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Let’s stick to the muscles for a minute and examine those that can impact the positioning of the shoulder. The following list is not comprehensive but should serve as a good outline of where these muscles are generally located and the common impacts on shoulder position.


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  • Trapezius: This muscle extends from the neck to the middle of the back and helps perform the “shrugging” motion. If one side is tighter than the other, you may see an elevated shoulder.


  • Levator Scapulae: This muscle runs from the upper neck to the shoulder blade and helps raise the shoulder blade. Tightness or overdevelopment from constant use (think about hand dominance again) can cause one side to appear higher.


  • Rhomboids: These muscles connect from your shoulder blade to your spine. If one side is tighter than the other, it will pull your shoulder closer to your spine and can lead to uneven shoulders. For more on rhomboid pain (and if it TRULY is rhomboid pain, check out the video below!)



  • Pectoralis Major and Minor: These muscles are positioned in the front of your chest. If tight or overdeveloped, they will pull the shoulder forward and down, leading to an uneven appearance.


  • Serratus Anterior: This muscle helps hold the shoulder blade against the rib cage. If one side is weaker than the other, the shoulder blade may “stick out” and lead to an uneven appearance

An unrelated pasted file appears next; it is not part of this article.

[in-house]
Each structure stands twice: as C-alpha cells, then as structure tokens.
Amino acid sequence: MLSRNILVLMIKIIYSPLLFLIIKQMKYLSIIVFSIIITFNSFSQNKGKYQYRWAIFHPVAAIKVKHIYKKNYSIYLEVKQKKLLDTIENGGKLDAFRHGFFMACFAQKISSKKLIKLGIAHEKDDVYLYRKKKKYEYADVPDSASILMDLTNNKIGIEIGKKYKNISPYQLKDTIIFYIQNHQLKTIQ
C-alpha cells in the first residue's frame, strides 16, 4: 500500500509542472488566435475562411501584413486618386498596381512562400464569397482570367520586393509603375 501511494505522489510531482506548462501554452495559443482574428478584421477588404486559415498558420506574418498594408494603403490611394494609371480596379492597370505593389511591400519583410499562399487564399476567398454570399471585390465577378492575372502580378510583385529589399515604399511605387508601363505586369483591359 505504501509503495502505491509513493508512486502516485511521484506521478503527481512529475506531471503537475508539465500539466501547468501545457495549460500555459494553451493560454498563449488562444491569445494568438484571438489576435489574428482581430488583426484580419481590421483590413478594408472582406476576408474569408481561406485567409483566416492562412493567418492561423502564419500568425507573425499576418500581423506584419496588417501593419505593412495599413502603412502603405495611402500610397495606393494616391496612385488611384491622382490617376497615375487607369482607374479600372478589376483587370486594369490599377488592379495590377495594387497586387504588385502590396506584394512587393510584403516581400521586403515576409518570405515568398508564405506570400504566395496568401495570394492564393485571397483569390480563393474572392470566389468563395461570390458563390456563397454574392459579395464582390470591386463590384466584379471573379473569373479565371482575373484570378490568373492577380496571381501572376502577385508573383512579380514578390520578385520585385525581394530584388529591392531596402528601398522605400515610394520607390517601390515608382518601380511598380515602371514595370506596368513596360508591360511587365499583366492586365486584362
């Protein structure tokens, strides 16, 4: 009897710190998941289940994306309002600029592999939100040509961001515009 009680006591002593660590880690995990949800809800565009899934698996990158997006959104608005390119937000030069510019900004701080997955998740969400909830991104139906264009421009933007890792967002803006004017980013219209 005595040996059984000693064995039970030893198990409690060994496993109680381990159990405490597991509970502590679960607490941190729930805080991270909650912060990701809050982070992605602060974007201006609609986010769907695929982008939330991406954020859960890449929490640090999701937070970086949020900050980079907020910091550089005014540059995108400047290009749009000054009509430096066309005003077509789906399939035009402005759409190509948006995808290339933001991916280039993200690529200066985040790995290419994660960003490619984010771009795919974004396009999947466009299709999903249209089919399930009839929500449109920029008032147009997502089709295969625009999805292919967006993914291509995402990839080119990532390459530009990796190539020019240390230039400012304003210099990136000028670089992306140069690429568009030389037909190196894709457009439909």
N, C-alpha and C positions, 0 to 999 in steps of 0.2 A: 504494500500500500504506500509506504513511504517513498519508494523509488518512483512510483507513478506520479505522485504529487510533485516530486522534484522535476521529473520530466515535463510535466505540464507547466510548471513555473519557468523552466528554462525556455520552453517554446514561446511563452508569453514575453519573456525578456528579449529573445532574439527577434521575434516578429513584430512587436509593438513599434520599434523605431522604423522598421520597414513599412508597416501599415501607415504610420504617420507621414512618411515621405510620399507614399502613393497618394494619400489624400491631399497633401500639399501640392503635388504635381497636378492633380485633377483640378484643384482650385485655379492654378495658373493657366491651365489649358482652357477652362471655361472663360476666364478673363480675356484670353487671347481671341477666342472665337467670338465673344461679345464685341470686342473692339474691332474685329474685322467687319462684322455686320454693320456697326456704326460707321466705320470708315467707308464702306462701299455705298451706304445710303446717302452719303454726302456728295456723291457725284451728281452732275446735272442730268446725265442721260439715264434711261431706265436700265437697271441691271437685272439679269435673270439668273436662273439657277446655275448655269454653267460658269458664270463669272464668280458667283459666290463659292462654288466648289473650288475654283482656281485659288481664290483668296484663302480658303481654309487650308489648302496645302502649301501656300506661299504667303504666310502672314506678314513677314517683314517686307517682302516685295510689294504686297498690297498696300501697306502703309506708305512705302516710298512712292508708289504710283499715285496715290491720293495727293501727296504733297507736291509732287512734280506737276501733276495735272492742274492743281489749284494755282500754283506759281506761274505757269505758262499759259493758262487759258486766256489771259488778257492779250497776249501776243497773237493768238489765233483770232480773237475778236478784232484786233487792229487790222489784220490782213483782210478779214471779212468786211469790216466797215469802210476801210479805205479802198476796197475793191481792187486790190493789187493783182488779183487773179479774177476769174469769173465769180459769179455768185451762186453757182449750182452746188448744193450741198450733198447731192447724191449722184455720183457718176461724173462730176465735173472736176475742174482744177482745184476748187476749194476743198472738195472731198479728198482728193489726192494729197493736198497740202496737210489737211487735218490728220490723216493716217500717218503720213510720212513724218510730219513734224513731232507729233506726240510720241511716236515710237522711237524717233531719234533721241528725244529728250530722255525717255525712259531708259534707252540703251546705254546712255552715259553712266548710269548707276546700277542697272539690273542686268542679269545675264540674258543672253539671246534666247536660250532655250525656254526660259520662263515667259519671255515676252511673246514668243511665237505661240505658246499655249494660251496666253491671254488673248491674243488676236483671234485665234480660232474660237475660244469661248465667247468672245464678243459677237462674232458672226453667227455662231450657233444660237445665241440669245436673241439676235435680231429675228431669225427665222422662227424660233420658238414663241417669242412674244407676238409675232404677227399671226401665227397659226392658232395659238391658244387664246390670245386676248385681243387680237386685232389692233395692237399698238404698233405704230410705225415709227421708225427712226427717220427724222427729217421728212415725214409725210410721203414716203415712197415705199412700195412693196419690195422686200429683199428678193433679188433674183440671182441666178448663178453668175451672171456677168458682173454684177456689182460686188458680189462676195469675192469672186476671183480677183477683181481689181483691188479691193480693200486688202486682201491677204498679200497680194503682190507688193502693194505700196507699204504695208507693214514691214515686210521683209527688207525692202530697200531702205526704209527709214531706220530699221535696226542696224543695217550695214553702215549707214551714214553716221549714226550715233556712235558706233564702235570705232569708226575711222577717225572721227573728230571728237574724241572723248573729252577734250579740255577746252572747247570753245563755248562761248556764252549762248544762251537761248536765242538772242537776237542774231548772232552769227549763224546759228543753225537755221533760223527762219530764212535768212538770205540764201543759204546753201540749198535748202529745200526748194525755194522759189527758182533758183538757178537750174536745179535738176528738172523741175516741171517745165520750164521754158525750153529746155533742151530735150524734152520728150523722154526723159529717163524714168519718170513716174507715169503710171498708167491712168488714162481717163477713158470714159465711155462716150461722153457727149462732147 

• Rotator Cuff Muscles: These muscles surround the shoulder joint and help with stabilization. If one or more muscles are injured, others will compensate, once again, you guessed it, leading to an uneven appearance.


As you can probably see by now, the anatomy of the shoulder is quite complex. The bottom line is that if you injure or overuse one muscle or group of muscles, compensations will begin to show up, oftentimes in the form of uneven shoulders.

Learn more about some of the key muscles of the shoulder on our rotator cuff podcast here:


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Structural Causes of Uneven Shoulders

Leg Length Contributions

The first structural cause of uneven shoulders is differences in leg length. You may hear your medical provider call this leg length discrepancy.This just means that one leg is longer than the other. Leg length discrepancies do exist and if your PT or healthcare provider is suspecting a difference side to side, they may take some measurements for comparison. A common method of measurement is placing one end of a tape measure on the ASIS (the bony part of the front of your hip) and the other end on your medial malleolus (the ankle bone on the same side as your big toe. If the difference side to side is greater than 1.5-2.0 cm, your provider will likely begin having the discrepancy further evaluated. When this discrepancy exists, it affects the rest of the body and can create the tendency to shift weight to one side. If one hip is lower than the other, the shoulder on that side will be lower as well (4).